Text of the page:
For The Record | Issue 23

For The Record | Issue 23

We, The Noughties

As a society, we’re obsessed with labels. So it’s no surprise that we’ve given names to the past few generations. We’ve pigeonholed and generalised, using war as a simplistic reference: the “Greatest” lived through it, the “Boomers” protested it, and “Gen X” ignored it.

I recently read an article that labeled my generation – those born in the dying light of the twentieth century, coming of age in the face of the new millennium – the “Noughties”. Yet save for a rough birth bracket, the journalist in question struggled to define us. I think I can help broaden the description.

We’re a digital generation. Films will be replaced by YouTube channels, newspapers by blogs. We don’t want to press a button, give us a touch screen. We don’t know how to use a phone book, a dictionary, or an encyclopaedia; there’s an app for that. We can’t read a map or send a letter; hell, we can barely manage a telephone conversation. “Social networking” is a cruel euphemism.

We’re a generation of planned obsolescence; it’s in our blood. We subconsciously know that our iPhone will need to be replaced within the year, but that’s okay, because our phones are smarter than we are. We don’t shop in physical stores anymore, how quaint; the Internet fuels our rampant consumption. We’re not a target market, we’re the only market.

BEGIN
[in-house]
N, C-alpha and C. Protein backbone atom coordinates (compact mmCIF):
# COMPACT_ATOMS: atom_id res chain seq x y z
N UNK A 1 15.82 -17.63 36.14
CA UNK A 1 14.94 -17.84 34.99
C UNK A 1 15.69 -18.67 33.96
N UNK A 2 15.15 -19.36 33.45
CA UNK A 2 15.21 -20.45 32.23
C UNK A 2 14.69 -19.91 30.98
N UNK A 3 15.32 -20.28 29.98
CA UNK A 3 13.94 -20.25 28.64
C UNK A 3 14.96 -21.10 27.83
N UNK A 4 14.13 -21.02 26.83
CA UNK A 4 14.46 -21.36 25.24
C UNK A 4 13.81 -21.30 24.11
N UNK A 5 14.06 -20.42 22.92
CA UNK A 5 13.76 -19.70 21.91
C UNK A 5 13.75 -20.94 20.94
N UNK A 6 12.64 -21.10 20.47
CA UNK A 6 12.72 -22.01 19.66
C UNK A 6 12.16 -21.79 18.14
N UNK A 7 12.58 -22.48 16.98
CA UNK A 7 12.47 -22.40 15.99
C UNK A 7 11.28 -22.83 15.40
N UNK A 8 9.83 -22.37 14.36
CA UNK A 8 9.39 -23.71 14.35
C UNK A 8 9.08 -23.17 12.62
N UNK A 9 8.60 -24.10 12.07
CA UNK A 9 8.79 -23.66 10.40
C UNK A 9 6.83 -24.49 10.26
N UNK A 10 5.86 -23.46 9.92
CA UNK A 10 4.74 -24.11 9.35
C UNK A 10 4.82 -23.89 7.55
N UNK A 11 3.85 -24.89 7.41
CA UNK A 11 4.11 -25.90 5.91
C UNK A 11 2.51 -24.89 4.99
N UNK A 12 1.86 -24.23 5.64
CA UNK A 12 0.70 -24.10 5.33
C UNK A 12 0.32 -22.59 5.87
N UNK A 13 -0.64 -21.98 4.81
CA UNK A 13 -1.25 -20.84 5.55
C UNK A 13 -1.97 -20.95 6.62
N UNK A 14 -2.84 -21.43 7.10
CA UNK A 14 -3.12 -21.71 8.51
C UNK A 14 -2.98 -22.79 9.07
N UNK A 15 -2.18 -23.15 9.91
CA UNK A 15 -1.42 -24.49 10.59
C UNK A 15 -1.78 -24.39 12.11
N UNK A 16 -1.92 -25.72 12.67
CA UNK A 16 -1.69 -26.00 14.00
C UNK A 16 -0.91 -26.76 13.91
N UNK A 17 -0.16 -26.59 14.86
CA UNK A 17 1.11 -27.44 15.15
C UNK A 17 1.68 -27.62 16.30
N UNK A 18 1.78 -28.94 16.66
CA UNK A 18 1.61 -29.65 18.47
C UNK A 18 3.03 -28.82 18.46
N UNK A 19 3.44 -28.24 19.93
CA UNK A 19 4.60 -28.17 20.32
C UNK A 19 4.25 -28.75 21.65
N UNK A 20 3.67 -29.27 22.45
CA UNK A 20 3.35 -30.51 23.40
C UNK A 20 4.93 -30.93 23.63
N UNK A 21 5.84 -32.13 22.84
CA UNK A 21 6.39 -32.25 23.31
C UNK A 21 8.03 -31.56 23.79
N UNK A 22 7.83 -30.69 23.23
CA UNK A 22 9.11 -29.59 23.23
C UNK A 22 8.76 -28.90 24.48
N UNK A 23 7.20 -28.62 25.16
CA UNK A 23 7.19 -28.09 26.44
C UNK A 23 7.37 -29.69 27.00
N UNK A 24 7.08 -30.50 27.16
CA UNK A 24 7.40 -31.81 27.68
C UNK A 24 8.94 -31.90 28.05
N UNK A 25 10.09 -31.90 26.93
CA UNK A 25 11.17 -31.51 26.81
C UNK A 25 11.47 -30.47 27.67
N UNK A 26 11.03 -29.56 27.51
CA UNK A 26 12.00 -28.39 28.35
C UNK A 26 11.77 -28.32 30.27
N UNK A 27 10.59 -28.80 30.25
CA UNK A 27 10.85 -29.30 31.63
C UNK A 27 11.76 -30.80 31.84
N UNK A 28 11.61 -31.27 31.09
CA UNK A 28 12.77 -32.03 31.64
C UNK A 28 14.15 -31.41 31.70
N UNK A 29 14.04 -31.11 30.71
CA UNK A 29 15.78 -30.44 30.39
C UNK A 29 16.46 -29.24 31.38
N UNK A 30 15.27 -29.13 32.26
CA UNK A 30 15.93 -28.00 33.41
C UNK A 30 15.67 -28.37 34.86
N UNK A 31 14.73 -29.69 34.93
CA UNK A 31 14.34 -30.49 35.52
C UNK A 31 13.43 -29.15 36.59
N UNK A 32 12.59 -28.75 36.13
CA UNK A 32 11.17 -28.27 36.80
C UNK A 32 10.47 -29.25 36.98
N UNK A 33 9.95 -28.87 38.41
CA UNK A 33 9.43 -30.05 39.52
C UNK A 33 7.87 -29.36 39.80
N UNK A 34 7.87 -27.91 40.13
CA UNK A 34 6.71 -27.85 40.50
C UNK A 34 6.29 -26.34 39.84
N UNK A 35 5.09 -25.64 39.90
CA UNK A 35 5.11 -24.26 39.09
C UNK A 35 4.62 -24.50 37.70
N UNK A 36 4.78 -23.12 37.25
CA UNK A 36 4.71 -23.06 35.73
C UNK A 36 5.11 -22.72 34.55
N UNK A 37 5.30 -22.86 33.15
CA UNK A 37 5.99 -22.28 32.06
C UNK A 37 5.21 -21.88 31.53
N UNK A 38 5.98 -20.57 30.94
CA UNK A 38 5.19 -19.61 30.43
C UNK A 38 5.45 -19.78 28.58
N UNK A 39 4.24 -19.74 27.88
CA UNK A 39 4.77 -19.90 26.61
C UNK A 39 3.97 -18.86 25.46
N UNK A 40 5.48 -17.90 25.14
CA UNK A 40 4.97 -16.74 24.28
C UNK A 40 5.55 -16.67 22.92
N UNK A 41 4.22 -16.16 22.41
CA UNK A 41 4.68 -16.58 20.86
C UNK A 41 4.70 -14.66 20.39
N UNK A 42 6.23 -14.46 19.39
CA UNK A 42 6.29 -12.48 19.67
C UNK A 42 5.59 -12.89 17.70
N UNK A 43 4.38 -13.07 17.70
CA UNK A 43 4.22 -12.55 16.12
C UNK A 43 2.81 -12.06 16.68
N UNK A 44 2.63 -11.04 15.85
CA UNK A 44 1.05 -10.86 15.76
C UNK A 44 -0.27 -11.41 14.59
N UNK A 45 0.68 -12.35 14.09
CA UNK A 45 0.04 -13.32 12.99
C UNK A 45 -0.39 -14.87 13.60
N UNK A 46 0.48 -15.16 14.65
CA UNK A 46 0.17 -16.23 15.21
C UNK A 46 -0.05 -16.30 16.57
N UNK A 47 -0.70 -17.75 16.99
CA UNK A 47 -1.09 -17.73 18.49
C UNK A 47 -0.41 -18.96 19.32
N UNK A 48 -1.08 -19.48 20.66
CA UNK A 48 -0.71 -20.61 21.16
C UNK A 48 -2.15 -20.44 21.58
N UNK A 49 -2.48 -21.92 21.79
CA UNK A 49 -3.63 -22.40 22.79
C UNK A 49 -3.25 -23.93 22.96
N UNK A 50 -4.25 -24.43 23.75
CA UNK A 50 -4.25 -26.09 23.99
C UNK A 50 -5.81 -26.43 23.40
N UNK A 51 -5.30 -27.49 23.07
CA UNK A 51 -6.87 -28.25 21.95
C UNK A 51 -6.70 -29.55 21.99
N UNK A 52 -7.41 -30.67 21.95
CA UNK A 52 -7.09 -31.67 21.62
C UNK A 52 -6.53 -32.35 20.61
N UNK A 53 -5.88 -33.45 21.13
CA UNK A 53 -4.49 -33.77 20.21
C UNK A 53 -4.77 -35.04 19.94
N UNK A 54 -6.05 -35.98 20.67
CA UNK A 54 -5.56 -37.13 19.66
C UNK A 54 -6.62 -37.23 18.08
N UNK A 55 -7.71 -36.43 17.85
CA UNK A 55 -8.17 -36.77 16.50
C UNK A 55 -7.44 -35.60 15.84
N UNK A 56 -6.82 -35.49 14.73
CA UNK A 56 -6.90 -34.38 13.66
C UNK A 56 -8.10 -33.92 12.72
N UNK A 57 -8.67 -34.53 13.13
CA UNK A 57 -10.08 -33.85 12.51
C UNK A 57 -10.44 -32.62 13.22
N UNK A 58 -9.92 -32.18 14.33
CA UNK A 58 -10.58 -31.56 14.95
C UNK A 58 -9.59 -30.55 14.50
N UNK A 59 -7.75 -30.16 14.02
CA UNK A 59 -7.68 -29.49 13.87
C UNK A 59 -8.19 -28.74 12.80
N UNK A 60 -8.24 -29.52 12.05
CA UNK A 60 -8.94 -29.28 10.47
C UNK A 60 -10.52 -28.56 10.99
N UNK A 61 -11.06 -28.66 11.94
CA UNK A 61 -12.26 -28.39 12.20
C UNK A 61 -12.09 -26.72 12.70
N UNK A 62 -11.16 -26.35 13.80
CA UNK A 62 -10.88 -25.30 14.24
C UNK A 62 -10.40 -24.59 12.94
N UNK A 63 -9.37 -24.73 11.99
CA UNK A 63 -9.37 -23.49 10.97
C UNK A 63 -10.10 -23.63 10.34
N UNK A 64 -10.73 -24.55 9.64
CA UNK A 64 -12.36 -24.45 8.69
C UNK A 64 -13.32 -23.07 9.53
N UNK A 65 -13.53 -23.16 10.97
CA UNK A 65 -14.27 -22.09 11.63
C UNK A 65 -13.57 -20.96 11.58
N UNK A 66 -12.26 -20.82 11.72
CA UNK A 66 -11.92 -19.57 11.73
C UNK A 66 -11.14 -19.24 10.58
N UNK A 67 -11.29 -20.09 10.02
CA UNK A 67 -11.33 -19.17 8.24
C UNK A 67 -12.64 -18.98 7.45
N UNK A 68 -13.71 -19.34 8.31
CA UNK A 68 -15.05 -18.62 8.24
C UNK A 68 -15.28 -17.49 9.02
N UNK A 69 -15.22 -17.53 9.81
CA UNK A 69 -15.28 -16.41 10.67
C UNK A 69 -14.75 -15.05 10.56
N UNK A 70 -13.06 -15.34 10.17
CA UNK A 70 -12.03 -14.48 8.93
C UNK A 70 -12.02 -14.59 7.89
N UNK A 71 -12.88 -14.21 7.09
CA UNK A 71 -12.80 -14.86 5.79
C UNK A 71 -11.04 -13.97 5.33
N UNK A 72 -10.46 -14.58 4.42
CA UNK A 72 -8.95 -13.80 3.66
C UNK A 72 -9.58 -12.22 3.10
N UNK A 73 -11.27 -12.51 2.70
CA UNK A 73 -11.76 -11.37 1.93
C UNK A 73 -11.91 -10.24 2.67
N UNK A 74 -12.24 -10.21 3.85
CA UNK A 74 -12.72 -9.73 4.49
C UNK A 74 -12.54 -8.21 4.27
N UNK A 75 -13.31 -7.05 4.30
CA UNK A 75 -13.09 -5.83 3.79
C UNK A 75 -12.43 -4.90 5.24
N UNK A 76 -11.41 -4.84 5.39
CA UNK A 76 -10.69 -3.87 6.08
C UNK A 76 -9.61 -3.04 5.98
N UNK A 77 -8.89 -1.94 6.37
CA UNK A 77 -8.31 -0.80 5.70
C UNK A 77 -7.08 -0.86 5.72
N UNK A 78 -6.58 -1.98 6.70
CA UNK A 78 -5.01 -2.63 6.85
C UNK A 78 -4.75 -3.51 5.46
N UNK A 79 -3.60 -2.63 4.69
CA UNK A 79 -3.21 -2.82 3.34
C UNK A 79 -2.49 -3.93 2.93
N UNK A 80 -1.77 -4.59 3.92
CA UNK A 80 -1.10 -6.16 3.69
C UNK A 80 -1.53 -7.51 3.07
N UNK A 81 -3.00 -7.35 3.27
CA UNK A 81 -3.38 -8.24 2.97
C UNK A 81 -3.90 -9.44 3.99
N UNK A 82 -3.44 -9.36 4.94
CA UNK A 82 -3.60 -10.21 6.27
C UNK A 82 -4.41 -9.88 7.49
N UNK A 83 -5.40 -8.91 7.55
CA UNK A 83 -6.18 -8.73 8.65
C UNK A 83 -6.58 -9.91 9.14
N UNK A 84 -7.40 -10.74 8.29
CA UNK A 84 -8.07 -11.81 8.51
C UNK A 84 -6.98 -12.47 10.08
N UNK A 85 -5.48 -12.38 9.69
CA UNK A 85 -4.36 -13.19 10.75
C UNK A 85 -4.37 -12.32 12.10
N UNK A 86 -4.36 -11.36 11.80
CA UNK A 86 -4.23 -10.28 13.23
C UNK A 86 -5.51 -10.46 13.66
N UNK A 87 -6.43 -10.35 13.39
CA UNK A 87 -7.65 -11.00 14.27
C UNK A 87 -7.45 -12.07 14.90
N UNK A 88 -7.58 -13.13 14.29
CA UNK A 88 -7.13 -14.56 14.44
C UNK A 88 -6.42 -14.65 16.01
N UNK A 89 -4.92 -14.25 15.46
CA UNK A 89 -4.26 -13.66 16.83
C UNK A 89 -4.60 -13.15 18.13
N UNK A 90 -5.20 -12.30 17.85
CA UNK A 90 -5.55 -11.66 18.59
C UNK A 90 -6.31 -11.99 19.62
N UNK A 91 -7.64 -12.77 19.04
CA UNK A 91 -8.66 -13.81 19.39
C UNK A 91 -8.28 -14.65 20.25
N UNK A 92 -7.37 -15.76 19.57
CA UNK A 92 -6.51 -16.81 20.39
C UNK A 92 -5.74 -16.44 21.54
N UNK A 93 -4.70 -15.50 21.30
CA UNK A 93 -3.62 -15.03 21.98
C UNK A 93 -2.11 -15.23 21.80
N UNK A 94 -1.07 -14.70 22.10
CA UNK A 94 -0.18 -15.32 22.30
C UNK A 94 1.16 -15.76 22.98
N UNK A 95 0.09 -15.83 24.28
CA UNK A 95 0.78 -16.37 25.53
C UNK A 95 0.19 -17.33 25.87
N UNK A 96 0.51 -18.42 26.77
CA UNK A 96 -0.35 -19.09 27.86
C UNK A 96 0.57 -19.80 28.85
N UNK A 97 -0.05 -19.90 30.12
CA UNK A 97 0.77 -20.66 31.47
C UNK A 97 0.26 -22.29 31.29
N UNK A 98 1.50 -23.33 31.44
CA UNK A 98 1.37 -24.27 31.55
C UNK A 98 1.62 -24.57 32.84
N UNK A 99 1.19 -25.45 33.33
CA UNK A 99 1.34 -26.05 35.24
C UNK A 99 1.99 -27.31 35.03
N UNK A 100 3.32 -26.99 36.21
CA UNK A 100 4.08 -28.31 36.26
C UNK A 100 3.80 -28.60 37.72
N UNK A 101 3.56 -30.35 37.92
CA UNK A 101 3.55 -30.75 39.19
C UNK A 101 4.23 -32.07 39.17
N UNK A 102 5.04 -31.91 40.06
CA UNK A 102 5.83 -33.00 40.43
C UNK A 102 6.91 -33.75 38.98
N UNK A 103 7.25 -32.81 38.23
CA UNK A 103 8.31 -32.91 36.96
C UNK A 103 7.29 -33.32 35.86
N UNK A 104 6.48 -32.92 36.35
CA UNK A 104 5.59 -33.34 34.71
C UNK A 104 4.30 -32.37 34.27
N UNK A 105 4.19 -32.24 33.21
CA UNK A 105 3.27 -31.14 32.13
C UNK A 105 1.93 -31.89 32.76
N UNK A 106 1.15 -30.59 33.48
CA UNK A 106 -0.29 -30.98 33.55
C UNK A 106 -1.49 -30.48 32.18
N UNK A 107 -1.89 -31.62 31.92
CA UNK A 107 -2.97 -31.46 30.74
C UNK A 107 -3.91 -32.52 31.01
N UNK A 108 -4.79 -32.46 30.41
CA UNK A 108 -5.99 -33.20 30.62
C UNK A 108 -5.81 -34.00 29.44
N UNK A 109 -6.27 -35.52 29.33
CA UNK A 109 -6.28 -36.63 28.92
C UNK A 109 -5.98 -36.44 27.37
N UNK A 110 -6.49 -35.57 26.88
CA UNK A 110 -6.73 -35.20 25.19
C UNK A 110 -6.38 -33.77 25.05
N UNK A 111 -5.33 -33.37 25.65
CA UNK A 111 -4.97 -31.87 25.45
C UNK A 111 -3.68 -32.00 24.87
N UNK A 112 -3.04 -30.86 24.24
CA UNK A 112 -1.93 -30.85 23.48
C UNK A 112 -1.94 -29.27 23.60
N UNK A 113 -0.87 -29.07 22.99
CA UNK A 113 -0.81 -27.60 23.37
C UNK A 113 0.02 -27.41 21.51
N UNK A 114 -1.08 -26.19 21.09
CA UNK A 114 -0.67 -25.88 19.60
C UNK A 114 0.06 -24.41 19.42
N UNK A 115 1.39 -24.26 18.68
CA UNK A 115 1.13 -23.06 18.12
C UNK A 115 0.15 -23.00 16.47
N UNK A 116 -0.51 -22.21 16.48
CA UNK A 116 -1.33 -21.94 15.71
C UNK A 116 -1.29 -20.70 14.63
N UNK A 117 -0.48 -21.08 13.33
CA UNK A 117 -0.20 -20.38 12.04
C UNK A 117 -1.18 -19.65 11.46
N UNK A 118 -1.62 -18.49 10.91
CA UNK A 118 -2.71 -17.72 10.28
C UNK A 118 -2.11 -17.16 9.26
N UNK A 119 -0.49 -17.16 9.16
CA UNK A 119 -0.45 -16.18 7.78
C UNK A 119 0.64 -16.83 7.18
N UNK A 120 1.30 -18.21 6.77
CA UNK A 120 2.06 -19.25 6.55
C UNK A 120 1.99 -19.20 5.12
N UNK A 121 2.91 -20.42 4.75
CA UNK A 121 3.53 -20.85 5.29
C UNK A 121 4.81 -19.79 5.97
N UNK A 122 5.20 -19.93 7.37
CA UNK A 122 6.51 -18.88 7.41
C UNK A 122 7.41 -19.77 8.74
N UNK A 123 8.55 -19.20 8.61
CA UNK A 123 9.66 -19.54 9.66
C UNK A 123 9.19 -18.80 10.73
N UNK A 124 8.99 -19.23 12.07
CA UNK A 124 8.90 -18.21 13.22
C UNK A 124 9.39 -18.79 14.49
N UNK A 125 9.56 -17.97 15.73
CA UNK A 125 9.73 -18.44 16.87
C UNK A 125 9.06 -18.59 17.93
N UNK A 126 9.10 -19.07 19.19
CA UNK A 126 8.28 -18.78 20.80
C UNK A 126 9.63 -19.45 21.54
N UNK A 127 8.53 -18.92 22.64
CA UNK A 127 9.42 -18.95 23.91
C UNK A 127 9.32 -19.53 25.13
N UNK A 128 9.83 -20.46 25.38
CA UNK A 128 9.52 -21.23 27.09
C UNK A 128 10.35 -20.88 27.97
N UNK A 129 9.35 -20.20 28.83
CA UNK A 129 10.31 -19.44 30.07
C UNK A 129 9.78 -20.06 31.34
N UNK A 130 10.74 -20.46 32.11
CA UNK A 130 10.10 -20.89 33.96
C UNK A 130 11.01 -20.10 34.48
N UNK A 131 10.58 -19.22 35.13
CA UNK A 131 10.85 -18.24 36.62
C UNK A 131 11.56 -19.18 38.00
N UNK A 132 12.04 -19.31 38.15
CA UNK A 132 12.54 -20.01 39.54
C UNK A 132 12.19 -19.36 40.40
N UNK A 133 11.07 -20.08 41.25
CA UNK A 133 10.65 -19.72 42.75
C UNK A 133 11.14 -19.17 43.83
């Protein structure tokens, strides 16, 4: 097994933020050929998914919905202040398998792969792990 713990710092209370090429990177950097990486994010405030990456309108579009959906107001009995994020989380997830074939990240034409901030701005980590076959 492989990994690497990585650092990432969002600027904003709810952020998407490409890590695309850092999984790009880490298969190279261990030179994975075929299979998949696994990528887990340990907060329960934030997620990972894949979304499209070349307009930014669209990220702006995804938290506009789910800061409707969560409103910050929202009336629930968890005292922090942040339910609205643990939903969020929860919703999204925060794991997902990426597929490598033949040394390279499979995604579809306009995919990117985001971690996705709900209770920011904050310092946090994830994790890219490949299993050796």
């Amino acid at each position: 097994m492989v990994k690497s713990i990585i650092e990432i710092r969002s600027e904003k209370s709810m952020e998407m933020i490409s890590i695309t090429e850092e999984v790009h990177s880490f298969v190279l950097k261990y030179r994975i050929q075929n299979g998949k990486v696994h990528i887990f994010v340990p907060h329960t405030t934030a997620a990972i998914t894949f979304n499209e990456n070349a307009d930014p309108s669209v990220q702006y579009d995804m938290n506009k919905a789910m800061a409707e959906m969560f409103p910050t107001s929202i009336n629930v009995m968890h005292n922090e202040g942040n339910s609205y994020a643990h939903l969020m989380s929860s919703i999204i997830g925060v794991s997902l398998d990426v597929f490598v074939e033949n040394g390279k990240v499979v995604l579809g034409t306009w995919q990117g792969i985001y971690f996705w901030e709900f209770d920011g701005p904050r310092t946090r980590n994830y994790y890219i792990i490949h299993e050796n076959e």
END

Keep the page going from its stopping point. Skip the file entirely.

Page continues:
We remember the Nineties, but don’t dwell in the past. We’re denizens of the present, caught in the awkward decades of a young century. We have the newsfeed of the world at our perpetually-scrolling fingertips, but we’re unaffected. We’re too cool to let ourselves get drawn into the passionate world of the protester, too cool to speak fervently on an issue, too cool to take a side. Irony is our weapon, and we’re not afraid to use it.

We fear history, so we don’t look back. We fear the future, so we don’t look forward. We don’t believe in the apocalypse, and have seen enough science fiction movies to know that humanity can survive any kind of natural disaster. We don’t fear nature; we own nature.

We are the Noughties, hear us roar. This is our world now, but don’t expect anything to change. Even though it’s impossible to maintain exponential growth with such finite resources, we’re not slowing down.

For the record, music is a pretty decent way to shut out the harsh realities of the world. So for some quality escapism, have a listen to Brian Eno’s “Ambient” collection. Close your eyes, turn off your brain, let the sounds consume you. Everything will be all right.
This article first appeared in Issue 23, 2012.
Posted 4:03pm Sunday 9th September 2012 by Lukas Clark-Memler.